Breast Health Program

Reduce your risk

Your physician can help you determine your individual risk of developing breast cancer. The most common risk factors include:

  • Being a woman. Only one percent of breast cancers are diagnosed in men.
  • Age. Although cancer can occur at any age, 80 percent of all breast cancers occur in women over 50, with no family history.
  • Family history, e.g., your mother, sister or daughter was diagnosed with breast cancer. You are also at higher risk if your father’s mother, sister or cousins were diagnosed with breast cancer.
  • Your history. A history of multiple breast biopsies, particularly those with atypical changes, increases the risk for developing breast cancer.
  • Estrogen exposure, either naturally occurring from excess fat stores in your body or via estrogen supplementation. Estrogen does not cause cancer, but can promote the growth and progression of the disease.
  • Your age at menarche, or first period. The earlier your period began; the higher your risk of developing breast cancer.
  • Children. If you’ve never given birth or you had your first child after age thirty, it increases your risk profile.
  • Having very dense breast tissue.

Lifestyle and dietary modifications

Some risk factors for developing cancer – including obesity (particularly a BMI greater than 30), a diet high in saturated fats and simple carbohydrates, sedentary lifestyle, excess alcohol consumption and tobacco use – are under your control. A few great ways to maintain a healthy, cancer-preventive lifestyle include:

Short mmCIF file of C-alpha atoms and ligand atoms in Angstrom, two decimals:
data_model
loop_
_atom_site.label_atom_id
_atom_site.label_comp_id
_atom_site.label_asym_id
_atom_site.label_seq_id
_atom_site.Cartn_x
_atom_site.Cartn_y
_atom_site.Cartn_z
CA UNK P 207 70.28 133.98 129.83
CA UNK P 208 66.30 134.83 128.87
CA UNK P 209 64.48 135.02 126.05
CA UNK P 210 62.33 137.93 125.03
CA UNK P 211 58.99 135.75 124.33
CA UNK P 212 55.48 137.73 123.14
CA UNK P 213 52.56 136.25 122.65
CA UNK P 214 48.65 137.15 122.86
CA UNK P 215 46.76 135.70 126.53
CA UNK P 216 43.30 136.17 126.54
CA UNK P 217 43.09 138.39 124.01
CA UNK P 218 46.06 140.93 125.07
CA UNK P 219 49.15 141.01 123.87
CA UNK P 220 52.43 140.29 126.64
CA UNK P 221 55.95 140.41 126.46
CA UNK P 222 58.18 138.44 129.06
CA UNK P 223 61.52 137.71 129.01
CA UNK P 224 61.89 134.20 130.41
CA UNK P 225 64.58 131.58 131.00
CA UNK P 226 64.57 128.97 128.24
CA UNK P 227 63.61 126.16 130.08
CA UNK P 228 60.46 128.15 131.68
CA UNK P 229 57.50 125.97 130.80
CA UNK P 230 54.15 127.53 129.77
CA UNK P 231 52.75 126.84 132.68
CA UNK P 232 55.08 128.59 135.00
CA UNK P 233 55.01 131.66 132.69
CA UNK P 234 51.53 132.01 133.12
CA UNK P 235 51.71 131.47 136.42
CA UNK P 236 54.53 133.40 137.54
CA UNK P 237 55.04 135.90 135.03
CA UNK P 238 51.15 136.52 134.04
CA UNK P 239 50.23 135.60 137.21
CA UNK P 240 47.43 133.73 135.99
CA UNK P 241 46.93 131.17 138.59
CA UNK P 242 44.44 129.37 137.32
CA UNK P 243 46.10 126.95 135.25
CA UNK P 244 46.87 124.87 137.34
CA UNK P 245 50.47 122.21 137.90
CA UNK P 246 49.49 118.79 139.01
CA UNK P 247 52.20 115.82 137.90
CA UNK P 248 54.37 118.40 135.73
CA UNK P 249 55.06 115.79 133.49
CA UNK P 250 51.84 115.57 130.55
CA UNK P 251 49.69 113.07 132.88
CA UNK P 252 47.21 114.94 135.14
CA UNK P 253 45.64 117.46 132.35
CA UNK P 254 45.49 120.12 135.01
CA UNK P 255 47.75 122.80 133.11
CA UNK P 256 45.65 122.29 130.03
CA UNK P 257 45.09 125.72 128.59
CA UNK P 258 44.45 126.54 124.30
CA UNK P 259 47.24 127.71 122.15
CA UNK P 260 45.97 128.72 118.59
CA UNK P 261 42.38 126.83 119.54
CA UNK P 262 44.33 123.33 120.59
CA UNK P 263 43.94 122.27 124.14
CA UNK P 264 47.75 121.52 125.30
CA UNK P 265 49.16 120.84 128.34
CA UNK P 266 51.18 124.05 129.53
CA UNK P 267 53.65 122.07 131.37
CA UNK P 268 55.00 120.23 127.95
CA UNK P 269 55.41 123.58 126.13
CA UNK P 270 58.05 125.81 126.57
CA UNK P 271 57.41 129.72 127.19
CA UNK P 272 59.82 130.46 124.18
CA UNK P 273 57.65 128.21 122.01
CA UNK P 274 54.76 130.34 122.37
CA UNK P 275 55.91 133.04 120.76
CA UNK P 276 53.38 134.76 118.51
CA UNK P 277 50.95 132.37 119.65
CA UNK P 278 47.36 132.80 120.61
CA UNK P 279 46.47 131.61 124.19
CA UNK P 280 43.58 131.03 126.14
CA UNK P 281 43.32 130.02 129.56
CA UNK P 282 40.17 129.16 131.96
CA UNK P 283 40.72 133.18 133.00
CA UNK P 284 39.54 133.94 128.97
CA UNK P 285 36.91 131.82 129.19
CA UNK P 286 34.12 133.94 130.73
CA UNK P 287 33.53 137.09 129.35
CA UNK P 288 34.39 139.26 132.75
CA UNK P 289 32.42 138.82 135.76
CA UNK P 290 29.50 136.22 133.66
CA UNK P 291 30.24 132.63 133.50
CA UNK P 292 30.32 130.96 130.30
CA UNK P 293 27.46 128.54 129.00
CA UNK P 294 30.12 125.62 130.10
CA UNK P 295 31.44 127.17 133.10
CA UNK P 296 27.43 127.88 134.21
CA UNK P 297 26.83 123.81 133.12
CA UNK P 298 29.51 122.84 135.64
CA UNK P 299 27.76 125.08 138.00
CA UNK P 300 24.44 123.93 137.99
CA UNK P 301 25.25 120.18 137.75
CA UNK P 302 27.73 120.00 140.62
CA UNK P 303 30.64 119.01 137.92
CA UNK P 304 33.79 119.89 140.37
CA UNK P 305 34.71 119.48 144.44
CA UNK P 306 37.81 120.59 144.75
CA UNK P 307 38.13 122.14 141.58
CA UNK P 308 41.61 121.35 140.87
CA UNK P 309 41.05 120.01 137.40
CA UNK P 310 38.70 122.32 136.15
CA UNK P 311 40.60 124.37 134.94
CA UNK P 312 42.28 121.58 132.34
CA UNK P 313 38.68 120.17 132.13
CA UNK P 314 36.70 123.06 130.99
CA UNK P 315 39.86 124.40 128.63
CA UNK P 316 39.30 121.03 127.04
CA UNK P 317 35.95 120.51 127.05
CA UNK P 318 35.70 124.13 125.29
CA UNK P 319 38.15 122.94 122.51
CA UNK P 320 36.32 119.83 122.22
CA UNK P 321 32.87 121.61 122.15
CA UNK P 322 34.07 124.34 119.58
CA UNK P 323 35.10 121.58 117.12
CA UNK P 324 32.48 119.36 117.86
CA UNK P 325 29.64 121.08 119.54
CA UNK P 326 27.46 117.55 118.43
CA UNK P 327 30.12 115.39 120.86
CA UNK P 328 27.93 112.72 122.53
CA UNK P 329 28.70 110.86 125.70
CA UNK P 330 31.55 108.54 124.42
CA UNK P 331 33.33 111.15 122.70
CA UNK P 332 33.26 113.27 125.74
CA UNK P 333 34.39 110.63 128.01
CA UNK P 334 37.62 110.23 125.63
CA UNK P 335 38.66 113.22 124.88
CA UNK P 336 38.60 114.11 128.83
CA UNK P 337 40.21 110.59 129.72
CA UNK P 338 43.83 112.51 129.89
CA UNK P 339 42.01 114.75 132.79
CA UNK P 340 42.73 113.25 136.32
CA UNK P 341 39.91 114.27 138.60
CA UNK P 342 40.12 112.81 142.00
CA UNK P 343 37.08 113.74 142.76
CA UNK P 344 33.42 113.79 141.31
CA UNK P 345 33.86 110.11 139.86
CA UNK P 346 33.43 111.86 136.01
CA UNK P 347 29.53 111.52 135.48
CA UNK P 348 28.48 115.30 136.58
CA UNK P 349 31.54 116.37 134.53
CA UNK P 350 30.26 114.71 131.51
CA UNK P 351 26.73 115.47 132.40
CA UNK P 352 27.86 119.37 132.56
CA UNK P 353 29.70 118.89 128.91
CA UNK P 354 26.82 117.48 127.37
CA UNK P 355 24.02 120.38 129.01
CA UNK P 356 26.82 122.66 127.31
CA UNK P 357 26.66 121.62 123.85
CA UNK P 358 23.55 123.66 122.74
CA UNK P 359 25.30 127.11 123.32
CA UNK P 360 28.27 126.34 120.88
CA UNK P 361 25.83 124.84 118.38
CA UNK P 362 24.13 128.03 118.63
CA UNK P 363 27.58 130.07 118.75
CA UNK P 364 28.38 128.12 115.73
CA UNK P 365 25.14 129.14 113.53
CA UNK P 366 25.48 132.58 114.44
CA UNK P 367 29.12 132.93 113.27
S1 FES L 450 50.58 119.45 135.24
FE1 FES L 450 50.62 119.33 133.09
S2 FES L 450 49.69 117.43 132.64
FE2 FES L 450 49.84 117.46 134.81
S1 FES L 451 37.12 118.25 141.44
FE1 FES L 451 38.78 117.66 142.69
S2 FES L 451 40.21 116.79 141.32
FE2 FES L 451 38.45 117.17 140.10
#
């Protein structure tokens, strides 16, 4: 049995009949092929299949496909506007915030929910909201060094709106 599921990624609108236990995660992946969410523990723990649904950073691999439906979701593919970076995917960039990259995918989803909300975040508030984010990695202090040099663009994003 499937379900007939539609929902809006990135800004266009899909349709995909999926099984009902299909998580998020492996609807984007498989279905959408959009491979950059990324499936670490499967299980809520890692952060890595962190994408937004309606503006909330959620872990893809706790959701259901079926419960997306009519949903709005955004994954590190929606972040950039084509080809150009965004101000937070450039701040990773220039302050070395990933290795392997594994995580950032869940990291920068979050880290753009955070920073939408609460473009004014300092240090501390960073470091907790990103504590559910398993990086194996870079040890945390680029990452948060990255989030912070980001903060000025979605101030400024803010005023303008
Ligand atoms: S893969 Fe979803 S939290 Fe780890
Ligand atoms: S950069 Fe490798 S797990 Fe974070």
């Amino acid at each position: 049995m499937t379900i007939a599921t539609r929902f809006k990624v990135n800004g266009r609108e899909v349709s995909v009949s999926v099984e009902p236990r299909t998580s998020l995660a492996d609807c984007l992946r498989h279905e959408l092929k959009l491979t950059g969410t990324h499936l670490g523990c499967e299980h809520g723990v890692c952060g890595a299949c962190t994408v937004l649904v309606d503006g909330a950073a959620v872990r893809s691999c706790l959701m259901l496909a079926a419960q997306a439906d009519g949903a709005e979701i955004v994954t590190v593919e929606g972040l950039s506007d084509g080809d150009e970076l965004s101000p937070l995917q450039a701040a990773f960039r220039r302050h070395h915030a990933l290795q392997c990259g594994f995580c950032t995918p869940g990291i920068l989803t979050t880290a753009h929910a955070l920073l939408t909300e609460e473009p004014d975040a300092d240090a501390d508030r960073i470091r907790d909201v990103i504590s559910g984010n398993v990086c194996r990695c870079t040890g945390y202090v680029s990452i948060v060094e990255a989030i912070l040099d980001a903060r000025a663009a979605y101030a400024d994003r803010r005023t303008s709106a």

• Weight reduction to maintain a healthy weight BMI of less than 26.
  • 30 minutes of aerobic exercise five to six days a week.
  • Breastfeeding your children
  • De-stressing in ways that work for you.
  • Eating a colorful balanced diet.
  • Not smoking.
  • Consuming less than three to five units of alcohol per week (4 oz. of red wine is 1.5 units).

Learn more at Comprehensive Breast Care and the National Cancer Institute.

Risk reduction medicines

Women at high risk for breast cancer may be given the option by their breast care specialist to take extra preventive steps. If you are pre-menopausal and at significant risk, your physician may recommend a drug called Tamoxifen, which works by blocking estrogen receptors in the breast and preventing the cells with the potential for cancer from dividing. Tamoxifen has potential side effects you will want to discuss with your physician, because as it acts as a “good guy” in the breast and a “bad guy” in the uterus.

Women who take tamoxifen have a higher risk of endometrial cancer and blood clots.

Post-menopausal women have the option of taking a class of medications called aromatase inhibitors. They work by blocking enzyme conversion from fat to estrogen.


Annual screening 3-D mammograms are the best way to detect and defeat breast cancer early. Clinical breast exam and breast self-exam also play a role, because 20 percent of breast cancers are not detected on screening mammograms. Women with dense breast tissue should be screened via automated whole breast ultrasound in addition to mammography.

Women at extremely high risk, greater than 20% lifetime risk of developing breast cancer, should discuss breast MRI screening with their providers. 


We are here to help answer your questions or assist you with scheduling an appointment. Call us today.